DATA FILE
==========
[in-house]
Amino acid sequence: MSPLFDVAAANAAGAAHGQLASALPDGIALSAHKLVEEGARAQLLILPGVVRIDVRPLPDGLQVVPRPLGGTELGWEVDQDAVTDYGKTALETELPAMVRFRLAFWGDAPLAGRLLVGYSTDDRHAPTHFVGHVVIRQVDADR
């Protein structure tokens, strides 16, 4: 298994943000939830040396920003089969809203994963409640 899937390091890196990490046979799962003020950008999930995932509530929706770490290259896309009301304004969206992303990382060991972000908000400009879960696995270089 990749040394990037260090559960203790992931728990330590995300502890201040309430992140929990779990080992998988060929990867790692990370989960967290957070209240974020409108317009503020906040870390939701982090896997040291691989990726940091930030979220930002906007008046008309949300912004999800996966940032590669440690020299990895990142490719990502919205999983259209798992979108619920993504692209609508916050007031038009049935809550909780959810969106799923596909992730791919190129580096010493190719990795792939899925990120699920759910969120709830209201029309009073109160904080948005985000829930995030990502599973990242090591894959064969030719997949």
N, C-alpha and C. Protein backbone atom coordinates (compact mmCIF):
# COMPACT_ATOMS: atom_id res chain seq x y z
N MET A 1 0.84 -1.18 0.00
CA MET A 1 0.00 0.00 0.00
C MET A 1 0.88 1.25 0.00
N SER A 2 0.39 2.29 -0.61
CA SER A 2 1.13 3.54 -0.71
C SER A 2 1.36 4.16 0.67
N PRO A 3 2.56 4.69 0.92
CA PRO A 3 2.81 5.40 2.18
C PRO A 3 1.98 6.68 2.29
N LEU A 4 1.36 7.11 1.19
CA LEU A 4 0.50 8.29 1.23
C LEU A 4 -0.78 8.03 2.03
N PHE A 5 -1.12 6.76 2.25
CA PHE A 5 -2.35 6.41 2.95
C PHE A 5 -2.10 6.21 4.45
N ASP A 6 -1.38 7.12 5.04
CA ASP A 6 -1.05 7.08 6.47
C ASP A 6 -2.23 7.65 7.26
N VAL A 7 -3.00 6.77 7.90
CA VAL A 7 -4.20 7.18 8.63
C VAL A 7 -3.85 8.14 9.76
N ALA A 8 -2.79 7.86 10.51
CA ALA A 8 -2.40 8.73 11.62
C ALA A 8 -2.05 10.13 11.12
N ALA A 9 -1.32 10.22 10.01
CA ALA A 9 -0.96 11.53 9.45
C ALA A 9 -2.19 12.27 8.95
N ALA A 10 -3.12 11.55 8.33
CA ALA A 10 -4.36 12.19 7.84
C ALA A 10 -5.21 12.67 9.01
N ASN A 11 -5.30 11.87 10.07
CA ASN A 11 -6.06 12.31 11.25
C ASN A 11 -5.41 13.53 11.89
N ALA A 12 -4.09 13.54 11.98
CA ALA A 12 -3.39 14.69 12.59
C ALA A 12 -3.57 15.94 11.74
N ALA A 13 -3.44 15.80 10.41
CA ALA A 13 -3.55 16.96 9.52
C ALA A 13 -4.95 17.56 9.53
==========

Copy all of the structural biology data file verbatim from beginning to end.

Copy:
[in-house]
Amino acid sequence: MSPLFDVAAANAAGAAHGQLASALPDGIALSAHKLVEEGARAQLLILPGVVRIDVRPLPDGLQVVPRPLGGTELGWEVDQDAVTDYGKTALETELPAMVRFRLAFWGDAPLAGRLLVGYSTDDRHAPTHFVGHVVIRQVDADR
């Protein structure tokens, strides 16, 4: 298994943000939830040396920003089969809203994963409640 899937390091890196990490046979799962003020950008999930995932509530929706770490290259896309009301304004969206992303990382060991972000908000400009879960696995270089 990749040394990037260090559960203790992931728990330590995300502890201040309430992140929990779990080992998988060929990867790692990370989960967290957070209240974020409108317009503020906040870390939701982090896997040291691989990726940091930030979220930002906007008046008309949300912004999800996966940032590669440690020299990895990142490719990502919205999983259209798992979108619920993504692209609508916050007031038009049935809550909780959810969106799923596909992730791919190129580096010493190719990795792939899925990120699920759910969120709830209201029309009073109160904080948005985000829930995030990502599973990242090591894959064969030719997949």
N, C-alpha and C. Protein backbone atom coordinates (compact mmCIF):
# COMPACT_ATOMS: atom_id res chain seq x y z
N MET A 1 0.84 -1.18 0.00
CA MET A 1 0.00 0.00 0.00
C MET A 1 0.88 1.25 0.00
N SER A 2 0.39 2.29 -0.61
CA SER A 2 1.13 3.54 -0.71
C SER A 2 1.36 4.16 0.67
N PRO A 3 2.56 4.69 0.92
CA PRO A 3 2.81 5.40 2.18
C PRO A 3 1.98 6.68 2.29
N LEU A 4 1.36 7.11 1.19
CA LEU A 4 0.50 8.29 1.23
C LEU A 4 -0.78 8.03 2.03
N PHE A 5 -1.12 6.76 2.25
CA PHE A 5 -2.35 6.41 2.95
C PHE A 5 -2.10 6.21 4.45
N ASP A 6 -1.38 7.12 5.04
CA ASP A 6 -1.05 7.08 6.47
C ASP A 6 -2.23 7.65 7.26
N VAL A 7 -3.00 6.77 7.90
CA VAL A 7 -4.20 7.18 8.63
C VAL A 7 -3.85 8.14 9.76
N ALA A 8 -2.79 7.86 10.51
CA ALA A 8 -2.40 8.73 11.62
C ALA A 8 -2.05 10.13 11.12
N ALA A 9 -1.32 10.22 10.01
CA ALA A 9 -0.96 11.53 9.45
C ALA A 9 -2.19 12.27 8.95
N ALA A 10 -3.12 11.55 8.33
CA ALA A 10 -4.36 12.19 7.84
C ALA A 10 -5.21 12.67 9.01
N ASN A 11 -5.30 11.87 10.07
CA ASN A 11 -6.06 12.31 11.25
C ASN A 11 -5.41 13.53 11.89
N ALA A 12 -4.09 13.54 11.98
CA ALA A 12 -3.39 14.69 12.59
C ALA A 12 -3.57 15.94 11.74
N ALA A 13 -3.44 15.80 10.41
CA ALA A 13 -3.55 16.96 9.52
C ALA A 13 -4.95 17.56 9.53